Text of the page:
Last month, brokerage firm Morgan Keegan made an undisclosed payment to the Indiana Children’s Wish Fund to settle an arbitration dispute. The wish granting organization had lost $48,000 in a mutual fund that was heavily invested in mortgage securities.
The Indiana Children’s Wish Fund has about $1 million in assets. The Wish Fund was founded by Richard Culley, a blind attorney, in 1984. The charity has granted some 1800 wishes to children who have been diagnosed with life-threatening illnesses. If the charity had not received its settlement sum, it would not have been able to realize the wishes of nine children.
Last June, a banker at Regions Bank in Indiana recommended that the Wish Fund invest money in a bond that Morgan Keegan offered. Regions Bank and Morgan Keegan are affiliated with one another. Terry Ceaser-Hudson, the Wish Fund’s executive director, says that the Morgan Keegan broker told her that the fund was very safe.
The Wish Fund placed nearly $223,000 into the fund on June 26. A little over two weeks later, Ceaser-Hudson received the Wish Fund’s first brokerage statement. The wish granting organization lost $5,000 within the first few days of making its investment. In September, Ceaser-Hudson sold the charity’s stake in the Morgan Keegan fund and received $174,000 back-a 22% loss over 3 months.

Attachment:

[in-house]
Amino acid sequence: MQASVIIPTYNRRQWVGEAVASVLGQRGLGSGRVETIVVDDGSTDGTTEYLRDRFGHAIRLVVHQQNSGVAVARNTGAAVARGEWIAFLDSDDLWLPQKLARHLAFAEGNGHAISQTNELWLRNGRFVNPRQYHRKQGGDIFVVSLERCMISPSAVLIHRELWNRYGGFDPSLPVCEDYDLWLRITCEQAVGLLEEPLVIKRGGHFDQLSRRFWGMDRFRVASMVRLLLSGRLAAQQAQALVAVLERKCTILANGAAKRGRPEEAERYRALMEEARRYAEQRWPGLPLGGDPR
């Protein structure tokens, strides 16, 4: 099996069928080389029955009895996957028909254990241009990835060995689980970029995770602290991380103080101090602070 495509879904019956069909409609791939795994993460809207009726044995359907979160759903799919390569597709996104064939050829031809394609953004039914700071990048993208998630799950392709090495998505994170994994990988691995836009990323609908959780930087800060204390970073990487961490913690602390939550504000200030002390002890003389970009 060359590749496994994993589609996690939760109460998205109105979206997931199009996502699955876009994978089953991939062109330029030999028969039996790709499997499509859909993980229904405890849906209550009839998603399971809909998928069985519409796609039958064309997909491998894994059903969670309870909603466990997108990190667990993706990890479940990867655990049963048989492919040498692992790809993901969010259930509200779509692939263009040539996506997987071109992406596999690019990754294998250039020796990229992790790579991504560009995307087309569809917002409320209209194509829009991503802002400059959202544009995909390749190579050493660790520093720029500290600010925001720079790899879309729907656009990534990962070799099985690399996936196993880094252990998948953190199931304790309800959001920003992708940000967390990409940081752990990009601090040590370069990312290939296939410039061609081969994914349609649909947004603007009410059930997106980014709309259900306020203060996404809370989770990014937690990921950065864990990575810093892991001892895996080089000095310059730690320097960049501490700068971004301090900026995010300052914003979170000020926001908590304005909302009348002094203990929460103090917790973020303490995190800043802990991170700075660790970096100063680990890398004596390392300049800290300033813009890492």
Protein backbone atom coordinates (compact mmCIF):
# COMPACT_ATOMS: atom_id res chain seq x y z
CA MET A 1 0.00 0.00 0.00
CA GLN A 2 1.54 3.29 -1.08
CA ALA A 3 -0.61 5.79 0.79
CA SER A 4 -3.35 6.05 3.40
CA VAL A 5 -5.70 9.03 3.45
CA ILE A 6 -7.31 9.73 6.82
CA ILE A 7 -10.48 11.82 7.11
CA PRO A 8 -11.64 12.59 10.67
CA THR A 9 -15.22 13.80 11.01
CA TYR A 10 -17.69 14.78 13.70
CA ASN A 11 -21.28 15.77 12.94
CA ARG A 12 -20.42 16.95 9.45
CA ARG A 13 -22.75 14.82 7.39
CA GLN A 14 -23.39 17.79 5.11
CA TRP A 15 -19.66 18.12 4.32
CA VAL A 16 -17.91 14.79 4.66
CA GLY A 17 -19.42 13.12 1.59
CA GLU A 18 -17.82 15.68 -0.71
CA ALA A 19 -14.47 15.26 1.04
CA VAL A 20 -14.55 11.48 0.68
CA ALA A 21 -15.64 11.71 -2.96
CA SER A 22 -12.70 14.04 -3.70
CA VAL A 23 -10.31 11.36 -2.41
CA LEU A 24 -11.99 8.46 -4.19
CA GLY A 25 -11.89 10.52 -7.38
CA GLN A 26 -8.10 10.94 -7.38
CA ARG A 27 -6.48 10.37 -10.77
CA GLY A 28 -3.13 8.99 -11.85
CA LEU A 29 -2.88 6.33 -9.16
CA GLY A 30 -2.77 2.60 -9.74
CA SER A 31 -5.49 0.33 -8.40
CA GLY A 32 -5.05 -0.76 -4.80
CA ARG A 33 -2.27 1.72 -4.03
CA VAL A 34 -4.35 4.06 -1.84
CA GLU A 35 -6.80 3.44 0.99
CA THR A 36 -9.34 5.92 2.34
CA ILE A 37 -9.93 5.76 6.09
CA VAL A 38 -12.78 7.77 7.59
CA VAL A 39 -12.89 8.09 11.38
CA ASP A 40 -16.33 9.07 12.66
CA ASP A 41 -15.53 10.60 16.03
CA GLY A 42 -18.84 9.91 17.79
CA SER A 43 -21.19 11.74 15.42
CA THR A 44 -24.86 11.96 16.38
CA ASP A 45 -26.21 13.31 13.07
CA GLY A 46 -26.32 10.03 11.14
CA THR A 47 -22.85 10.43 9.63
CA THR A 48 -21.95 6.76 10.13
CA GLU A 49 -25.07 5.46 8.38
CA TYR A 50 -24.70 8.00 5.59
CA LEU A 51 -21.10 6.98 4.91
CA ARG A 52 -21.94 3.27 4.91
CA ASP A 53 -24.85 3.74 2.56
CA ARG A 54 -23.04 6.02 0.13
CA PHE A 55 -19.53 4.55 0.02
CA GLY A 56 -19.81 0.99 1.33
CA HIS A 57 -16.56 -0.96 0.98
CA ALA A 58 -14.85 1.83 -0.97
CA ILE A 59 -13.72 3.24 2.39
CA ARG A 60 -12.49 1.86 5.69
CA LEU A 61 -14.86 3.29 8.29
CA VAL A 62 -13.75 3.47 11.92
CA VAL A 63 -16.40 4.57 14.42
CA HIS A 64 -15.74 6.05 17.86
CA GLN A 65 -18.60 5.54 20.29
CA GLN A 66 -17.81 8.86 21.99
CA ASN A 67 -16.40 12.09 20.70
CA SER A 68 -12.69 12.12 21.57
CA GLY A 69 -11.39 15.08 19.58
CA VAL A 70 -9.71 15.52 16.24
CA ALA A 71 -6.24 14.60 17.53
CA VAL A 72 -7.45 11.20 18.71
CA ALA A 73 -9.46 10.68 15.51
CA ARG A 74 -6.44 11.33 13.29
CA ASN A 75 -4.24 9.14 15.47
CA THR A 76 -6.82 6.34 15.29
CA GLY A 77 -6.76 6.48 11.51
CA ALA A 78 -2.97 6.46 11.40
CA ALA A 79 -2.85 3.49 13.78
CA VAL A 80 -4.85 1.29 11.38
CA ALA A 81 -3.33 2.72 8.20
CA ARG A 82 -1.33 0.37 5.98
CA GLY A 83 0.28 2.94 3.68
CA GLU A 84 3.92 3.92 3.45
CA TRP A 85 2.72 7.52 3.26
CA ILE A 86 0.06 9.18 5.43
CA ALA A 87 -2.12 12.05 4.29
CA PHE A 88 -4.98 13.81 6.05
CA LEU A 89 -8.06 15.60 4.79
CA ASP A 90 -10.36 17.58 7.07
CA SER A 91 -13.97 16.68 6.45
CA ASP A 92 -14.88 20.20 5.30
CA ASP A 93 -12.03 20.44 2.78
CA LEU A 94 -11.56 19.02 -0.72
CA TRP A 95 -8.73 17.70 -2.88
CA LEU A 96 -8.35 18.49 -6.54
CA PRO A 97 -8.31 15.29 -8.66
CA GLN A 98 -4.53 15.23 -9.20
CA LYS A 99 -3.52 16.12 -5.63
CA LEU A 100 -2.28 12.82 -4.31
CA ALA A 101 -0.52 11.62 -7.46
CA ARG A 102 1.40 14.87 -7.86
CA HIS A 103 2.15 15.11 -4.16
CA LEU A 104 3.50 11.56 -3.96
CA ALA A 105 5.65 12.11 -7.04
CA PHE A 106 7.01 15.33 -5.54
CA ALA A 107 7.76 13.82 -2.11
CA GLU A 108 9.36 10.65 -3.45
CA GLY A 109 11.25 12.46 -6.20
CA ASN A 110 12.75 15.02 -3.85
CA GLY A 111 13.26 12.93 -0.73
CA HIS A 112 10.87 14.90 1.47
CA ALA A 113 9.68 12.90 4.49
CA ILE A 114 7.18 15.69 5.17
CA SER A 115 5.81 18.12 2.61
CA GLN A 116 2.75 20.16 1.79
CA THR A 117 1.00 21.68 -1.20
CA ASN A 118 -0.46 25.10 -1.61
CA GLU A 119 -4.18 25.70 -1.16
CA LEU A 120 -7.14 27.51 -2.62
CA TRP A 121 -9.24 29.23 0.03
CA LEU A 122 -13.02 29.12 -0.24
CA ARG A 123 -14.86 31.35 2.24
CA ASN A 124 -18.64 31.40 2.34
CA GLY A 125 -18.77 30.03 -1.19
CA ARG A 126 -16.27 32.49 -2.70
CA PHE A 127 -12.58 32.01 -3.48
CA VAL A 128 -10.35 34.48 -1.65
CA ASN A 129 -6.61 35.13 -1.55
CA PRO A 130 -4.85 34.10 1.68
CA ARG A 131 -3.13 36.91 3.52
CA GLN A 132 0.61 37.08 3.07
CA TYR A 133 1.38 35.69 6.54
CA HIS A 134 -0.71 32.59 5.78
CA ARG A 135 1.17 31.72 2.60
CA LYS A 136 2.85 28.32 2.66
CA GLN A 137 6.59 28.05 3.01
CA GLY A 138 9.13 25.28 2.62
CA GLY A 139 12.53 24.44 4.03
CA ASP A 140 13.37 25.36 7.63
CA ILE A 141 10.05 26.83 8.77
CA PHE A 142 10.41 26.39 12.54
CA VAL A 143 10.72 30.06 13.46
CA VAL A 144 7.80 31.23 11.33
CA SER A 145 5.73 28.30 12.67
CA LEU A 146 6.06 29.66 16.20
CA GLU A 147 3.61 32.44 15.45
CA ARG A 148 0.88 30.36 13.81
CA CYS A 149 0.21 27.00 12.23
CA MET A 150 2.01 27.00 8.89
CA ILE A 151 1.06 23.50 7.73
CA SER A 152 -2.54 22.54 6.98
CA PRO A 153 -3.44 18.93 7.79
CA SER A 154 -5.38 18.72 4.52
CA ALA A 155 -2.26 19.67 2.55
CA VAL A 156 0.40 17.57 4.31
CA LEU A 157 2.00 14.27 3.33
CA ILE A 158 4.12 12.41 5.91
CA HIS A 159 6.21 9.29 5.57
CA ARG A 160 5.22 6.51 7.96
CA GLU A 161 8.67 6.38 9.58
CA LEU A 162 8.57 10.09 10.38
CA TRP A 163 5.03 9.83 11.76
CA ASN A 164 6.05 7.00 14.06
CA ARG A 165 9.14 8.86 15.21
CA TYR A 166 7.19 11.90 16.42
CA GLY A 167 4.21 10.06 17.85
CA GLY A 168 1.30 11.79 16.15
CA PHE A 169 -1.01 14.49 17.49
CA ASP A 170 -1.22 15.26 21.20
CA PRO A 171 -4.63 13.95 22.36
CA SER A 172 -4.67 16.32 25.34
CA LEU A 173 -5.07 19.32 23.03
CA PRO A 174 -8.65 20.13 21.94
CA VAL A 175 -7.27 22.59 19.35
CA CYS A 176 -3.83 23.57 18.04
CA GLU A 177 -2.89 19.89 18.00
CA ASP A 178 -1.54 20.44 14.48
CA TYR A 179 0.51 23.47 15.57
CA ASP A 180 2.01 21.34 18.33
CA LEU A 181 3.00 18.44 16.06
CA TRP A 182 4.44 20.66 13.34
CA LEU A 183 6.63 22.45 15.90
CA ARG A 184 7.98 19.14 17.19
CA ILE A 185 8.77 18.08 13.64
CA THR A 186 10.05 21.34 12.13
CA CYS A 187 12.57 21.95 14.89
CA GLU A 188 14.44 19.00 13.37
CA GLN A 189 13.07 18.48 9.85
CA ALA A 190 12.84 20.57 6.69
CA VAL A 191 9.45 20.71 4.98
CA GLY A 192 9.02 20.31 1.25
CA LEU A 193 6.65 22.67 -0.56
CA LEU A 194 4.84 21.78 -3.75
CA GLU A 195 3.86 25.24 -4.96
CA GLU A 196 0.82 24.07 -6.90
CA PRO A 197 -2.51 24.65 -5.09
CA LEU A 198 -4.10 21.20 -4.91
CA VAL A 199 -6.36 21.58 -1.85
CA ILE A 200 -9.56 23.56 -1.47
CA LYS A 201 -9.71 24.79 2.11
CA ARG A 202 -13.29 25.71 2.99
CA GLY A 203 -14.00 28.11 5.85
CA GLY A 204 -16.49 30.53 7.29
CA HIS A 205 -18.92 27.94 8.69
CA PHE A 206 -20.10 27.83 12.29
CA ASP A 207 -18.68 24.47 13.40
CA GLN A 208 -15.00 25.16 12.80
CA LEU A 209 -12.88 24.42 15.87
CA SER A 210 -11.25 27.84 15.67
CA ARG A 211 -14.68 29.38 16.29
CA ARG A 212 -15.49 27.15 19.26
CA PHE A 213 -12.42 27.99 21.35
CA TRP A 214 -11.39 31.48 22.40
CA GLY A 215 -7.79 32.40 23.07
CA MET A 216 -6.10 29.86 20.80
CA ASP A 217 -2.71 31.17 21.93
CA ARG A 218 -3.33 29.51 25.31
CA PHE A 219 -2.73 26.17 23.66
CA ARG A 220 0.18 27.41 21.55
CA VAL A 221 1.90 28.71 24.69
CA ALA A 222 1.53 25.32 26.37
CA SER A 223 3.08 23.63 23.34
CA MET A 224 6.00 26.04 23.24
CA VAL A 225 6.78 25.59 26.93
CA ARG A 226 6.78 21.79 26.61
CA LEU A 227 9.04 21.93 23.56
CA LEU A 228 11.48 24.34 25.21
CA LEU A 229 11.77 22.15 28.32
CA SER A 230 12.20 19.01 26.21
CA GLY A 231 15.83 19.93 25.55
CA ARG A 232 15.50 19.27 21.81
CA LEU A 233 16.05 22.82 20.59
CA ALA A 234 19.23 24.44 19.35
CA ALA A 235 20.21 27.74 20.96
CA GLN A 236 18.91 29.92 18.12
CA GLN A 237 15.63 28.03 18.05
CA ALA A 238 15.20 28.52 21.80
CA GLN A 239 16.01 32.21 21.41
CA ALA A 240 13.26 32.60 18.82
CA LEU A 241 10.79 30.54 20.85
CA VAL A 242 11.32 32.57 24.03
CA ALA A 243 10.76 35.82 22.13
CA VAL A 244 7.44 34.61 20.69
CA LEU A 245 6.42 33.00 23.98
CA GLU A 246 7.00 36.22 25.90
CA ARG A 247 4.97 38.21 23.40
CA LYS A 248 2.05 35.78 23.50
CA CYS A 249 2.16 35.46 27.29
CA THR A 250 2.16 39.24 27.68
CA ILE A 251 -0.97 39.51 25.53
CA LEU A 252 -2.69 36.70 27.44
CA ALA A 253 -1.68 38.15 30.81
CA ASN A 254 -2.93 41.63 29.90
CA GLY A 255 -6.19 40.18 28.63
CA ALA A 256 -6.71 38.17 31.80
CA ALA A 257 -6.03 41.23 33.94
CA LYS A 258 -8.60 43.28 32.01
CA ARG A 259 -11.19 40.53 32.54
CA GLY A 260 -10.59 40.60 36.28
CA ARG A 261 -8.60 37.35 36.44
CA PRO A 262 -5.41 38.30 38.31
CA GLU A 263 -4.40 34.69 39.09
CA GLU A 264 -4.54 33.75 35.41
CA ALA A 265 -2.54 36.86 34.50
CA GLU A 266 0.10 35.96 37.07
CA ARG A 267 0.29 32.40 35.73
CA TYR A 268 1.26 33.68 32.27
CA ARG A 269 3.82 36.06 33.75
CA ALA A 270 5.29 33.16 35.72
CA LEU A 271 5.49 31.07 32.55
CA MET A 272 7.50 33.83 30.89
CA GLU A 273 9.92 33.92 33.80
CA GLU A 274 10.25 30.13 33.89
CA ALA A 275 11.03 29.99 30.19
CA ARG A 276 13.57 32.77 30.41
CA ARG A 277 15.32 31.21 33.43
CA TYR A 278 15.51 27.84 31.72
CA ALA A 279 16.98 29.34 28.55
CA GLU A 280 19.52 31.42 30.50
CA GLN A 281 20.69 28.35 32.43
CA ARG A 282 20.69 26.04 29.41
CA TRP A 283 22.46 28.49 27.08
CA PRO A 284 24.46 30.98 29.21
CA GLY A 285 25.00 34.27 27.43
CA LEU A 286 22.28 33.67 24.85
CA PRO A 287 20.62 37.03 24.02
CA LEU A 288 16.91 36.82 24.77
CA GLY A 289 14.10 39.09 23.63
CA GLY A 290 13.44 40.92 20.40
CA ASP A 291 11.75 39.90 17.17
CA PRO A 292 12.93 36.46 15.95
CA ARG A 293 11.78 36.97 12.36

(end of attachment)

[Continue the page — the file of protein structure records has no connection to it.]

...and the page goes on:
Ceaser-Hudson filed an arbitration claim against Morgan Keegan in November. She cited the unsuitable recommendation, saying the broker had breached his duty to the Wish Fund. By the end of December, the Morgan Keegan fund was down nearly 50% from its $1 billion in assets that it reported in March.
Overall, the mortgage securities market debacle has cost more than $100 billion in losses and write-offs, as well as eliminated billions of dollars in stock market value. Fortune 500 CEO’s have been fired over the crisis and some of the country’s leading credit rating agencies have lost their credibility. Many investors may still be unaware of the damage that the mortgage securities collapse has wreaked upon them-but all of this will eventually be revealed.
The stockbroker fraud law firm of Shepherd Smith and Edwards is dedicated to helping investors who have lost money because a broker was careless or engaged in broker misconduct and breached his or her duty to a client. Please contact Shepherd Smith and Edwards today and ask for your free consultation with one of our stockbroker fraud attorneys.
The Debt Crisis, Where It’s Least Expected, New York Times, January 4, 2008
Indiana children’s charity sues Morgan Keegan fund over alleged subprime investment, The Birmingham News, November 29, 2007
Indiana Children’s Wish Fund